Stopping to worship
Then Joshua built an altar to the Lord, the God of Israel, on Mount Ebal. He followed the commands that Moses the Lord’s servant had written in the Book of Instruction: “Make me an altar from stones that are uncut and have not been shaped with iron tools.” Then on the altar they presented burnt offerings and peace offerings to the Lord. And as the Israelites watched, Joshua copied onto the stones of the altar the instructions Moses had given them. Then all the Israelites—foreigners and native-born alike—along with the elders, officers, and judges, were divided into two groups. One group stood in front of Mount Gerizim, the other in front of Mount Ebal. Each group faced the other, and between them stood the Levitical priests carrying the Ark of the Lord’s Covenant. This was all done according to the commands that Moses, the servant of the Lord, had previously given for blessing the people of Israel. Joshua then read to them all the blessings and curses Moses had written in the Book of Instruction. Every word of every command that Moses had ever given was read to the entire assembly of Israel, including the women and children and the foreigners who lived among them. Joshua 8: 30-35 NLT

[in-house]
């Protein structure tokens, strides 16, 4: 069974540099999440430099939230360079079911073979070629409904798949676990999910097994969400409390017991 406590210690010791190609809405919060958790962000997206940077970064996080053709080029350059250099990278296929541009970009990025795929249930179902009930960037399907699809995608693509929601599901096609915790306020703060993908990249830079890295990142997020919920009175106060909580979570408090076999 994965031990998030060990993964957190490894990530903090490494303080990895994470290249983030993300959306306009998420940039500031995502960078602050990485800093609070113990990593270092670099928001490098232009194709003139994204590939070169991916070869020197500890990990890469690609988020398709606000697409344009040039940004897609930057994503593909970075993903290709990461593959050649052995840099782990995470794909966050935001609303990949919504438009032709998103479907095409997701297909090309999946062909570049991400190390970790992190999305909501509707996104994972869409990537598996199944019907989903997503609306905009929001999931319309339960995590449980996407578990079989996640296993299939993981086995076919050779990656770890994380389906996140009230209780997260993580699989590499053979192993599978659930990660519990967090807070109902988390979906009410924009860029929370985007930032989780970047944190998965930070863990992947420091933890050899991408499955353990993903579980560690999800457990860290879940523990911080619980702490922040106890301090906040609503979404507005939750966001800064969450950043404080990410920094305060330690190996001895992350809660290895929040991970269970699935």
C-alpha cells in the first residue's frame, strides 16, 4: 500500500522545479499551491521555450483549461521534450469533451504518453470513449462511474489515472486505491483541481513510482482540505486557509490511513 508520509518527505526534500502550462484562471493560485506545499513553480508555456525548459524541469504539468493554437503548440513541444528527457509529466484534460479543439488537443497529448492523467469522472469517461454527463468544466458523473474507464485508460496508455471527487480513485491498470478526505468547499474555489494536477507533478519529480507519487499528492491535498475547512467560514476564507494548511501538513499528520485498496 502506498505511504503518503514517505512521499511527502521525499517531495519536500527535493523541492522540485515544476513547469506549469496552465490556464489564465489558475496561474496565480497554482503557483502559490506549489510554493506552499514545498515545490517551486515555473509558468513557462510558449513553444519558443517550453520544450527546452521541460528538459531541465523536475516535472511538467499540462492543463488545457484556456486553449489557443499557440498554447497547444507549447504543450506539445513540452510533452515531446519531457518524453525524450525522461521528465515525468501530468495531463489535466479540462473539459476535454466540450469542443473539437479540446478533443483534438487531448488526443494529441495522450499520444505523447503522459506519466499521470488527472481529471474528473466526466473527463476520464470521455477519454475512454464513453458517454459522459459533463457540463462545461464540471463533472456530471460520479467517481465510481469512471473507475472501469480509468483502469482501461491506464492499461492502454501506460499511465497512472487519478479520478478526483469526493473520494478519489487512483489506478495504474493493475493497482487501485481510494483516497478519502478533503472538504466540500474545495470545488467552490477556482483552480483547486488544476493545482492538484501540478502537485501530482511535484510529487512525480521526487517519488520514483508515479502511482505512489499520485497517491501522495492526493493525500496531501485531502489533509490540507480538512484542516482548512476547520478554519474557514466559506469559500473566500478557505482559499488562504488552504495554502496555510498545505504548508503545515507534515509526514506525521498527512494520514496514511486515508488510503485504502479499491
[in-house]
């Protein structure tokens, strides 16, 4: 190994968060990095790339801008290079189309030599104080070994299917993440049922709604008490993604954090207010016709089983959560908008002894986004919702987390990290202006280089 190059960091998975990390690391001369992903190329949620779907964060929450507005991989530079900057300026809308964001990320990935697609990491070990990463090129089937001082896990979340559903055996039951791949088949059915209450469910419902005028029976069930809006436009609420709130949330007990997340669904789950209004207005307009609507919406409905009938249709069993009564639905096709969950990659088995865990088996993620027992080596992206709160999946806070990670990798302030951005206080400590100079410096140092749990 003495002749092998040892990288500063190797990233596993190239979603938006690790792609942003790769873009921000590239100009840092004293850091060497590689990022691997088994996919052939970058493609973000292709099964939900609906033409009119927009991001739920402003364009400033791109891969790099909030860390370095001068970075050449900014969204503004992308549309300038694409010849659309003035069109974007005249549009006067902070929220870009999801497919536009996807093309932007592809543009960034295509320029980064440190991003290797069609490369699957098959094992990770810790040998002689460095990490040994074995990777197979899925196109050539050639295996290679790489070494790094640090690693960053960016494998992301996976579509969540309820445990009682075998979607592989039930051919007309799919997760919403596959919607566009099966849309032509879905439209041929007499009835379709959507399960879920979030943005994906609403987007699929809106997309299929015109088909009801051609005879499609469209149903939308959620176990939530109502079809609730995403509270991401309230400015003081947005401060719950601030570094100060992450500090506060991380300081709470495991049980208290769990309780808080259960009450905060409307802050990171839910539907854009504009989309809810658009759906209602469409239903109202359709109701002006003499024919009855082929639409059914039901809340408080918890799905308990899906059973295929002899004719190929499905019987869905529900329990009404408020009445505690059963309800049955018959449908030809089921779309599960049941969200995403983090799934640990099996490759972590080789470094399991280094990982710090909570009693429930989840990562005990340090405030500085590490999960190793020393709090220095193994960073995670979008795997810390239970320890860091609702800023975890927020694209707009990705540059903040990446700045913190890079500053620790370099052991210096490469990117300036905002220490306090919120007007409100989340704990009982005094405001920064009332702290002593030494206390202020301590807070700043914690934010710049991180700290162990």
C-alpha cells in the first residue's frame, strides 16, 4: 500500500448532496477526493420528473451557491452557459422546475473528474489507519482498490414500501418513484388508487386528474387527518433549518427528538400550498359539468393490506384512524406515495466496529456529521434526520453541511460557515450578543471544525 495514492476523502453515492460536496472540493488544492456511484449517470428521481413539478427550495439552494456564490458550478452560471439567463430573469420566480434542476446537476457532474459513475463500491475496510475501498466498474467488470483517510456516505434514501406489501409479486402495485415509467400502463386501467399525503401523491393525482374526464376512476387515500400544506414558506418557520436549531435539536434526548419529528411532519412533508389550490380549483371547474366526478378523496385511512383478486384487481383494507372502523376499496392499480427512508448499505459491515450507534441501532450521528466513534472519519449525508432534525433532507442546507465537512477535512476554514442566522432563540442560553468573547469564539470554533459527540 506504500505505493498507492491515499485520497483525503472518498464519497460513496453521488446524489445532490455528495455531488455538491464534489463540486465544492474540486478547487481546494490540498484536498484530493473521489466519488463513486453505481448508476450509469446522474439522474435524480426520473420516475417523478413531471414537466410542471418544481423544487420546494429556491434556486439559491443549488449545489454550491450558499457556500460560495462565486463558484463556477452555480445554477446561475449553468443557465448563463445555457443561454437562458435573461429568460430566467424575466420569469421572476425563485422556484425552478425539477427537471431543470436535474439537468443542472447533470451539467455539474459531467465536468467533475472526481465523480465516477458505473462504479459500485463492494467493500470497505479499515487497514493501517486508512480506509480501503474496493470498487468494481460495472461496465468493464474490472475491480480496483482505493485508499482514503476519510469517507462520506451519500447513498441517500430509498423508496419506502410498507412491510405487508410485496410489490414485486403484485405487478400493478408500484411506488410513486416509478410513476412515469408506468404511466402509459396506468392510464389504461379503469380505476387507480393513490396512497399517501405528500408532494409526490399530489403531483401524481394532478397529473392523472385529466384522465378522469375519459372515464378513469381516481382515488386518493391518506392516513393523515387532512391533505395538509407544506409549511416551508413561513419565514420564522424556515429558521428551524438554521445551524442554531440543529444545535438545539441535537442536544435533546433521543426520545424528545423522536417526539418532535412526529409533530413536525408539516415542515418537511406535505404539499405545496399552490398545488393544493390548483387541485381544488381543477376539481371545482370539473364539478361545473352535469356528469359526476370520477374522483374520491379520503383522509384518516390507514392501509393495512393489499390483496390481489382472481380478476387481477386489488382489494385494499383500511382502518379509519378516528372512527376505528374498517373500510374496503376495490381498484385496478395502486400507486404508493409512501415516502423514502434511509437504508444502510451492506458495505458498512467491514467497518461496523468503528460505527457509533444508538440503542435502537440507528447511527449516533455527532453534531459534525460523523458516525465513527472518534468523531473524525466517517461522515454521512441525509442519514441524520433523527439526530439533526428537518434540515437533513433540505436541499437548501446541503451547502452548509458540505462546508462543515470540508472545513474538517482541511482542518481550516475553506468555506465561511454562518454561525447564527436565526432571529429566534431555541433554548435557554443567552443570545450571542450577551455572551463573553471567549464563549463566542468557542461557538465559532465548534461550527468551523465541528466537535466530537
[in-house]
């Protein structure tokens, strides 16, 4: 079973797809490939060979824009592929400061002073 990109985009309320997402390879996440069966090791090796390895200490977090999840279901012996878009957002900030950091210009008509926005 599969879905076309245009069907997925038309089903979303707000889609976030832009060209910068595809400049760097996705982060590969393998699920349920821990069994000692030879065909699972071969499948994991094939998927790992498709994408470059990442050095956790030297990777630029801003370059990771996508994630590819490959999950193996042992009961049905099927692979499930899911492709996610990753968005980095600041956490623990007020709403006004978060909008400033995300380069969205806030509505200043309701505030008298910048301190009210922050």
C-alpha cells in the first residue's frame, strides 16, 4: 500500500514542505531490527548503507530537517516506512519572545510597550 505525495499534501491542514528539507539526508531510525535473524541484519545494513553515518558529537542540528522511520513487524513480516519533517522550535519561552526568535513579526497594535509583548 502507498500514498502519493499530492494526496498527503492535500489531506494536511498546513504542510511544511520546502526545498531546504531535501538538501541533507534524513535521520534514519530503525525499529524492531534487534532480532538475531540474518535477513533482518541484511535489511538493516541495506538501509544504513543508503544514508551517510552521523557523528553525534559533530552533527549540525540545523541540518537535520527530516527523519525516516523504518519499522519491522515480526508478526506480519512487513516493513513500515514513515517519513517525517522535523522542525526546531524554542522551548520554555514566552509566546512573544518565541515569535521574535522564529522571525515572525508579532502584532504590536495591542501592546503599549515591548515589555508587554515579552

The defeat of Ai showed that the resistance in central Canaan had been neutralized. God called on Joshua to provide the Israelites an opportunity to carry out a directive of Moses. “When the Lord your God brings you into the land and helps you take possession of it, you must pronounce the blessing at Mount Gerizim and the curse at Mount Ebal” (Deuteronomy 11:29). At Mount Ebal, Joshua built an altar of uncut stones. This is to prevent them from violating the command from the Ten Commandments; “You must not make for yourself an idol of any kind or an image of anything in the heavens or on the earth or in the sea” (Exodus 20:4). Then Joshua copied onto the stones the instructions Moses gave to the Israelites. “Then Moses and the leaders of Israel gave this charge to the people: “When you cross the Jordan River and enter the land the Lord your God is giving you, set up some large stones and coat them with plaster. Write this whole body of instruction on them when you cross the river to enter the land the Lord your God is giving you—a land flowing with milk and honey, just as the Lord, the God of your ancestors, promised you (Deuteronomy 27:2–3). The Israelites renewed their commitment to God. They bowed to submit to the authority of God over their lives. They took this difficult journey so that they can have an extended time to worship God. God takes seriously our commitment to offer our worship to Him. Instead of proceeding to the next military venture, the Israelites sought God’s leading in their lives. In the busyness of our lives, we might not lose sight of that which God regards as important, our worship.